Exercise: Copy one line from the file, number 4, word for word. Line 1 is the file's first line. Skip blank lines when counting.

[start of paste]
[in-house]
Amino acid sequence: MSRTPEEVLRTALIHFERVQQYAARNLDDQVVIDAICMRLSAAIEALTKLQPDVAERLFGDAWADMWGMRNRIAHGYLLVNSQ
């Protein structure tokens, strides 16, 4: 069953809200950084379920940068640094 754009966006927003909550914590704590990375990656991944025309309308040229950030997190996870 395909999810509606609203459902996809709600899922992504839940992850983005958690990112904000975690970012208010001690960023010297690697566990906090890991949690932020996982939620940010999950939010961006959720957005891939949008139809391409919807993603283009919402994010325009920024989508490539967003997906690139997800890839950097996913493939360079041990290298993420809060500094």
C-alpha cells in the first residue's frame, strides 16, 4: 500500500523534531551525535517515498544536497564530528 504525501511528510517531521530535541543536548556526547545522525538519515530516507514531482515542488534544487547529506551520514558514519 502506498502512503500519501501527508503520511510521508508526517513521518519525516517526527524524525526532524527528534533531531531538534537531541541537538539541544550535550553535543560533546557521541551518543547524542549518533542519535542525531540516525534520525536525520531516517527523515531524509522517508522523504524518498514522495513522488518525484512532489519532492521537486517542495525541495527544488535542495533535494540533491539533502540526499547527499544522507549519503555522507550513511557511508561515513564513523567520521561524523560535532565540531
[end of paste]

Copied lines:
C-alpha cells in the first residue's frame, strides 16, 4: 500500500523534531551525535517515498544536497564530528 504525501511528510517531521530535541543536548556526547545522525538519515530516507514531482515542488534544487547529506551520514558514519 502506498502512503500519501501527508503520511510521508508526517513521518519525516517526527524524525526532524527528534533531531531538534537531541541537538539541544550535550553535543560533546557521541551518543547524542549518533542519535542525531540516525534520525536525520531516517527523515531524509522517508522523504524518498514522495513522488518525484512532489519532492521537486517542495525541495527544488535542495533535494540533491539533502540526499547527499544522507549519503555522507550513511557511508561515513564513523567520521561524523560535532565540531